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Culra weekend - a 13 hour 6 munro epic
by GariochTom » Sun Aug 07, 2011 10:24 pm
Munros included on this walk: Aonach Beag (Alder), Beinn Bheoil, Beinn Eibhinn, Ben Alder, Carn Dearg (Loch Pattack), Geal-charn (Alder)
Date walked: 07/08/2011
Time taken: 13 hours
Distance: 25 km
Ascent: 1830m10 people think this report is great. Register or Login free to be able to rate and comment on reports (as well as access 1:25000 mapping).
We set off on our pannier-laden bikes from Dalwhinnie on the Friday evening, soon passing the gatehouse (grand but quite pastiche I thought).
The track alongside Loch Ericht is very good – I guess it would be, as it leads to Ben Alder Lodge which is owned by a Swiss multi-millionaire. There were several other impressive buildings along the way. We didn't manage to get a good view of Ben Alder Lodge itself when we passed it, as it was well screened by trees.
We left the forest and continued up the track in a moorland landscape, and Loch Pattack soon came into view.
Rather than taking the path to the left as we thought it could be boggy, we continued down to the loch and followed the gravelly and rough track along its shoreline.
Then came a challenge – the river had to be crossed at either a ford or a shoogly bridge... I opted for the bridge, although someone else kindly carried my bike across – I would no doubt have fallen in if I had attempted it!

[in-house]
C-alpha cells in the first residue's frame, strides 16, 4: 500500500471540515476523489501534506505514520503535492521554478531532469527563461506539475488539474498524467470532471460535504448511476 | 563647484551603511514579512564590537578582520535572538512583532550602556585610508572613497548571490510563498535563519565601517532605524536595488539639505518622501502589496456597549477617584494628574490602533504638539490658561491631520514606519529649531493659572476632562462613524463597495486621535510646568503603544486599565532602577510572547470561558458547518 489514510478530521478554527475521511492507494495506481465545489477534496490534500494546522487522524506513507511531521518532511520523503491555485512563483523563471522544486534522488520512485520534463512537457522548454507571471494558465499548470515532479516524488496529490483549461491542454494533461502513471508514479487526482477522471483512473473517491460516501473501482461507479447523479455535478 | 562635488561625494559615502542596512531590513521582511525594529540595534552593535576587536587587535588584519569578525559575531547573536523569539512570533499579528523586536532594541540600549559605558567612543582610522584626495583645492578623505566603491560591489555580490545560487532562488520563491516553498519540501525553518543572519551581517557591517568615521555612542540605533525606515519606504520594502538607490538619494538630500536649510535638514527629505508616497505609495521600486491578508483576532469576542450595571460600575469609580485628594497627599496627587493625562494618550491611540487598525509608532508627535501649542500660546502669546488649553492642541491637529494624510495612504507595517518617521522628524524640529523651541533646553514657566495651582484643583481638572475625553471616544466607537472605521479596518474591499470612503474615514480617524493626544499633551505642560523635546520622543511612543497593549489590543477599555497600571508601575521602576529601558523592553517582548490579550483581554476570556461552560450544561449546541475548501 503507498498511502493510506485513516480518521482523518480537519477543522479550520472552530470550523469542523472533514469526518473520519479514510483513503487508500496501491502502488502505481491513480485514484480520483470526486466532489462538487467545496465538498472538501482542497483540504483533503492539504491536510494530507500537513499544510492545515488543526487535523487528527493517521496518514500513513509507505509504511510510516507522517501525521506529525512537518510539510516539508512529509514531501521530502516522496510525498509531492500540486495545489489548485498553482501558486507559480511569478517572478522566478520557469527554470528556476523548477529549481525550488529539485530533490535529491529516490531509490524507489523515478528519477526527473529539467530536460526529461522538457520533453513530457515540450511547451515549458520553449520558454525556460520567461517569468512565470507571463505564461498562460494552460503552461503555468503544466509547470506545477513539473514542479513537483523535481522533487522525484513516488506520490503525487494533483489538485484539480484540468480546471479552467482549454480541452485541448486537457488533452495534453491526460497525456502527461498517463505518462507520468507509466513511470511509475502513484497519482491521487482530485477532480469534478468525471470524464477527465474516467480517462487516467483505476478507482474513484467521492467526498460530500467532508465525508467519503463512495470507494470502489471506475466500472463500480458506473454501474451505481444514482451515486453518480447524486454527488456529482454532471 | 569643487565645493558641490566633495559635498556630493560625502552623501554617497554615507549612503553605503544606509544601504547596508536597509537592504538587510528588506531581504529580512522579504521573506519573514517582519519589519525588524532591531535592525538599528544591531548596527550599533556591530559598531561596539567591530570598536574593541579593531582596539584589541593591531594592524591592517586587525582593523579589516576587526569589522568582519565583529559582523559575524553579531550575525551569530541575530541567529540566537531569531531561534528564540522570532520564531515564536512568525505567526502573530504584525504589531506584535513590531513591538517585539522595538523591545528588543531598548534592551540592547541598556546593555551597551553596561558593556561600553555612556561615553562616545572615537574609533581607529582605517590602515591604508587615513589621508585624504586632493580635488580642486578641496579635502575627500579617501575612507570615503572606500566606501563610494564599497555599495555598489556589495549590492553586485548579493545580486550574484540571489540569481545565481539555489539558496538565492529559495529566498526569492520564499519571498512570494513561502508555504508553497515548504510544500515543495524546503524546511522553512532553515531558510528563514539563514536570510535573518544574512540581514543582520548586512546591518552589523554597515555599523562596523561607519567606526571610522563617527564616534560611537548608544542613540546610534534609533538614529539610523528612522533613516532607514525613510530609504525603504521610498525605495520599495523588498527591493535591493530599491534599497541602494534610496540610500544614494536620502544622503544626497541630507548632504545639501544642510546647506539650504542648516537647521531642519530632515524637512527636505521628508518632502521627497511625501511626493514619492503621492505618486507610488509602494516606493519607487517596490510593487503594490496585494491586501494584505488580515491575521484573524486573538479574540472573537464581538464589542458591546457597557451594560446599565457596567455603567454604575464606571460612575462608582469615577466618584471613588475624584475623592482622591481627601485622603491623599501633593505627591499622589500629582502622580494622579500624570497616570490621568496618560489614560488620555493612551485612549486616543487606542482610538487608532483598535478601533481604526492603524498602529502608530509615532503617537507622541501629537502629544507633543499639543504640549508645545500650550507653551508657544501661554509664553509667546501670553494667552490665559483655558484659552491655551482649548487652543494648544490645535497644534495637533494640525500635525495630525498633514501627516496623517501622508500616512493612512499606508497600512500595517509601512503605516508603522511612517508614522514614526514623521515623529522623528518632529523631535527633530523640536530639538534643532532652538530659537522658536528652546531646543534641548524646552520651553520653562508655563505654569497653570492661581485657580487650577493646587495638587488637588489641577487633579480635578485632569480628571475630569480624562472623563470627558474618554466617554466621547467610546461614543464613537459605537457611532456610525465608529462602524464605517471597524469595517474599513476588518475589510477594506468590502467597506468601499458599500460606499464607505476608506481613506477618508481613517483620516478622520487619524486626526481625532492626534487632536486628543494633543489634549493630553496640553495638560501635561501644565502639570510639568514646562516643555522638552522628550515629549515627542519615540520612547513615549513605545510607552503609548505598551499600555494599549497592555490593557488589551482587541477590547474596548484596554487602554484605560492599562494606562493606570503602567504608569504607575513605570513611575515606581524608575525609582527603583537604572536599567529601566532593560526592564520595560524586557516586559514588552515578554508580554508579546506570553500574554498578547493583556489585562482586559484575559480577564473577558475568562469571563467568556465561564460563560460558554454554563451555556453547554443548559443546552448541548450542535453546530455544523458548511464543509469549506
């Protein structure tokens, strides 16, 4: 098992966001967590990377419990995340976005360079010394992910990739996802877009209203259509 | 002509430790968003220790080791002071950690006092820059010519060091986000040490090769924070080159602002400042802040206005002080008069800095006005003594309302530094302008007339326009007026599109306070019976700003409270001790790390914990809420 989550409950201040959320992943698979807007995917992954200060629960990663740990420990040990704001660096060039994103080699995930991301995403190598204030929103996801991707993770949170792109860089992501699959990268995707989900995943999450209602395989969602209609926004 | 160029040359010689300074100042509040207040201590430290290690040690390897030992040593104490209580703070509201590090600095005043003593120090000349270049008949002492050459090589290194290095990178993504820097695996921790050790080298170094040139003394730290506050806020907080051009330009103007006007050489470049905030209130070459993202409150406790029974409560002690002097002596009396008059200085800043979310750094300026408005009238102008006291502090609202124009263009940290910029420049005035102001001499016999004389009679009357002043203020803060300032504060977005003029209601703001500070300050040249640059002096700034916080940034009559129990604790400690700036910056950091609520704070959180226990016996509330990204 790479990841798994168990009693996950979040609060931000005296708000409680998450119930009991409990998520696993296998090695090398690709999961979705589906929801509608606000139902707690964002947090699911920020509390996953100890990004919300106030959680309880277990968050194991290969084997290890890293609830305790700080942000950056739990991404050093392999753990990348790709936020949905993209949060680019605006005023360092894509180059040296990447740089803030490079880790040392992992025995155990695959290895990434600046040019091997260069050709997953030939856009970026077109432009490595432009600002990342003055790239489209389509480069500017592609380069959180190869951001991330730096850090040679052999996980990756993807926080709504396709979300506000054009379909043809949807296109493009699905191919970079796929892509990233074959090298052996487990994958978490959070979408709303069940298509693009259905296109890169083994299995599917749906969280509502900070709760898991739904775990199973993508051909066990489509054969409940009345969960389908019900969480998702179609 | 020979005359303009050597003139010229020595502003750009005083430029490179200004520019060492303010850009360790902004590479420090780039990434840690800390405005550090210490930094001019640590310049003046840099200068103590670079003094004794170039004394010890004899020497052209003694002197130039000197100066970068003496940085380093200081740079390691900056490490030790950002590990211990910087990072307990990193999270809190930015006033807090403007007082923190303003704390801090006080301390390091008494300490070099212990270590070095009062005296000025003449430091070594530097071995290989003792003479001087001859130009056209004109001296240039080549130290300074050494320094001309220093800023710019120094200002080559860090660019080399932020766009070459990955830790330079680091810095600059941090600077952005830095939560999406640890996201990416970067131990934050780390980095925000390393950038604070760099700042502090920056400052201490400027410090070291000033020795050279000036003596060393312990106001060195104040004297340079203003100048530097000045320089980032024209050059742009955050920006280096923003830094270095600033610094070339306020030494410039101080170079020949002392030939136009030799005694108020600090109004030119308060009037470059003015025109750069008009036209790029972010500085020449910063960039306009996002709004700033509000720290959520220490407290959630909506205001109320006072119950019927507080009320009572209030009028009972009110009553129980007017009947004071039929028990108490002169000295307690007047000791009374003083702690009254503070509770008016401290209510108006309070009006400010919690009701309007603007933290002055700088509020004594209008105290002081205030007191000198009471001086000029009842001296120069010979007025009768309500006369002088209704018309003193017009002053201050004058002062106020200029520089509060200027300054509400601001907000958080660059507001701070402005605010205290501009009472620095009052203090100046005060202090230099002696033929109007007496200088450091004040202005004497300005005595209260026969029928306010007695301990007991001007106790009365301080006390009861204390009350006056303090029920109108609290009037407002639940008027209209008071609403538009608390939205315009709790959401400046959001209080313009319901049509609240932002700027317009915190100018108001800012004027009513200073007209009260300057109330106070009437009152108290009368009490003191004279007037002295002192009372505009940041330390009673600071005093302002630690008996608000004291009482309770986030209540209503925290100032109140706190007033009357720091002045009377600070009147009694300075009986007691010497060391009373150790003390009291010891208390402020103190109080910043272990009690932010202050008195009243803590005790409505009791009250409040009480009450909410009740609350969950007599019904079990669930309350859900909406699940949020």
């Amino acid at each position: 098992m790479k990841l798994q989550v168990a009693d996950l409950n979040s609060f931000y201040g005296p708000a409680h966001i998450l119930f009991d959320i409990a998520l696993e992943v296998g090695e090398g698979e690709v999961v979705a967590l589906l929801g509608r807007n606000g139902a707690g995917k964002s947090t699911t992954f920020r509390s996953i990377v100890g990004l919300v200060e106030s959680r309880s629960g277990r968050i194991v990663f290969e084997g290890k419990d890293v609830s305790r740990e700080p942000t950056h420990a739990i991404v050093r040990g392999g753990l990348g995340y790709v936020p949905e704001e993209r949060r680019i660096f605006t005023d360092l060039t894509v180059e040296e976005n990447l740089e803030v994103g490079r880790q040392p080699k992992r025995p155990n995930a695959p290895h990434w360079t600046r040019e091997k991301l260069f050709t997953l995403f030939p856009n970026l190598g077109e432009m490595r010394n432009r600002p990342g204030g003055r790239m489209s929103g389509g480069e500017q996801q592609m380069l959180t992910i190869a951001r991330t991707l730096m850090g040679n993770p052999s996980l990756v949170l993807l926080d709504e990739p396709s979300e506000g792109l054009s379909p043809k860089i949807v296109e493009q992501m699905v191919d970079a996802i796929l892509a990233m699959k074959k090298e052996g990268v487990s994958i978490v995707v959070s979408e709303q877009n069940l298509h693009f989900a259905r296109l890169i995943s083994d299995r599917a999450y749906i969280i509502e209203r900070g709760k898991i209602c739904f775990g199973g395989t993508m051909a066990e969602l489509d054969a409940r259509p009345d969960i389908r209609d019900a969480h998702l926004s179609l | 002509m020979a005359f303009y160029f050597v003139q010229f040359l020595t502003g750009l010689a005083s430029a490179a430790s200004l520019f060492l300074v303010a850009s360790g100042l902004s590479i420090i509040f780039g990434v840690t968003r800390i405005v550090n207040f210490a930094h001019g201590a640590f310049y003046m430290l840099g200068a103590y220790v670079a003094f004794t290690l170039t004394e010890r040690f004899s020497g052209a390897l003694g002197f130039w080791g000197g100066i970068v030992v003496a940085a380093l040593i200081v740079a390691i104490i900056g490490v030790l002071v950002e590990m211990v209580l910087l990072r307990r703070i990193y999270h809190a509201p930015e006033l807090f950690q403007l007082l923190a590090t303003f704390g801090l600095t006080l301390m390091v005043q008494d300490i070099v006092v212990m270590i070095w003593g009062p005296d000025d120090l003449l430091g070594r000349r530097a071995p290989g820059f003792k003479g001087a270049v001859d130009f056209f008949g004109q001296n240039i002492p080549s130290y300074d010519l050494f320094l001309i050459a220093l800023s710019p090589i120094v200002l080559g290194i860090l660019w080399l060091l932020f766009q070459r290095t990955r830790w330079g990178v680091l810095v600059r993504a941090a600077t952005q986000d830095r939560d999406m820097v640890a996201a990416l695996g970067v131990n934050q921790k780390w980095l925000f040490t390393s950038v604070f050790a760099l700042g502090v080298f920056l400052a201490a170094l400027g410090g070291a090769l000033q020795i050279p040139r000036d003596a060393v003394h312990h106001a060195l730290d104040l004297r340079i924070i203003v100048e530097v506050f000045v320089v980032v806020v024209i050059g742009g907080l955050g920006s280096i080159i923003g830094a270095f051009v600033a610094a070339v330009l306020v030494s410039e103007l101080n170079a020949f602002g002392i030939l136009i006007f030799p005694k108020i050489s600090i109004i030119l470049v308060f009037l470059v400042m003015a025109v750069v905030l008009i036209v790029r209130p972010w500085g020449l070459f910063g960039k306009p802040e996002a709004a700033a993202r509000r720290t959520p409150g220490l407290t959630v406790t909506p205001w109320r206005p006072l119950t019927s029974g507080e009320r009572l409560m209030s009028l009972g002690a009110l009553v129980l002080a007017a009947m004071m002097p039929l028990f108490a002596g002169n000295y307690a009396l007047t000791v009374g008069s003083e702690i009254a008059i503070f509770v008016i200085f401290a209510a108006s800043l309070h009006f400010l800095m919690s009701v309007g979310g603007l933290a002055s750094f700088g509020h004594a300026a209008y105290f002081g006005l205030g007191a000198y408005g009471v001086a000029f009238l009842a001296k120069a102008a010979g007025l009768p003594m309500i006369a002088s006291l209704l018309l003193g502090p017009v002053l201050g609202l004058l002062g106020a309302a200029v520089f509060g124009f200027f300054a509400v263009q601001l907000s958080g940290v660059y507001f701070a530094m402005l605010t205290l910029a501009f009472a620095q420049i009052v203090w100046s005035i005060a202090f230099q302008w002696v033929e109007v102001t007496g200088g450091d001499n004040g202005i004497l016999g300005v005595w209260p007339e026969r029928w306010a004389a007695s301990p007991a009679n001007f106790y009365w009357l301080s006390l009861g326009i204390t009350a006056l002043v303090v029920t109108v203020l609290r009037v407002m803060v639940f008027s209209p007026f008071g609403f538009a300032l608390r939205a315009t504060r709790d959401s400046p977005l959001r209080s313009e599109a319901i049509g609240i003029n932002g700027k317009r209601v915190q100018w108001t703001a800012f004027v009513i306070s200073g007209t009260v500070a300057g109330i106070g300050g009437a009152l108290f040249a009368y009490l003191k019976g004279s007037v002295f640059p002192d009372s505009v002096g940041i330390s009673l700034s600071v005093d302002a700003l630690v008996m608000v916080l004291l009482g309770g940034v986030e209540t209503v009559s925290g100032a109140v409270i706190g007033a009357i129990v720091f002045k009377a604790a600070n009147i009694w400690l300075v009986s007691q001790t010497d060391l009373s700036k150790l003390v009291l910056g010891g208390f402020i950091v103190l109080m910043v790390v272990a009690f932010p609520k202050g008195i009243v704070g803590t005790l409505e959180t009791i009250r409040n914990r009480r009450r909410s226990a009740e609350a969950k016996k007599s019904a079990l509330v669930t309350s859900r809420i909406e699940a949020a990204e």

Culra was in sight but it was still a long way along the rough track before we would eventually reach the bothy. It is in an awe-inspiring position, below the huge hulk of Ben Alder behind it.
We expected the bothy to be busy, it being a Friday night, but were surprised to find it empty. In fact, only a couple of other walkers arrived later on (having cycled on touring bikes!).
Day 2 – An epic day
After a sleepless night, a midge-ridden call of nature (I now have over 100 midge bites on my legs...) and a quick breakfast, we started ascending northwest towards the ridge of Carn Dearg. The slope was covered in heather and holes, so we went up a gorge but this wasn't much easier.
It was a steep and exhausting pull up, and it was a relief once we reached the ridge which made for easier walking to the first top.
Continuing west and ascending steeply again, we soon enjoyed good views down to Loch an Sgor and Loch Choire Cheap, both in steep corries.
The next munro, Gael-Charn, was at the top of a gentle grassy slope. A few grazing deer weren't particularly fazed by us. At the top, we enjoyed views for many miles around.
The winding ridge ahead was clear and the drops between each munro appeared quite manageable, which was reassuring.
After reaching Aonach Beag and continuing along the ridge, we started to consider adding Ben Alder and Beinn Bheoil to the walk (as the weather was good and the forecast for the next day not good). We looked across the glen and considered options for our route of ascent. It appeared that going up from the Bealach Cumhann would be the least steep and most promising option.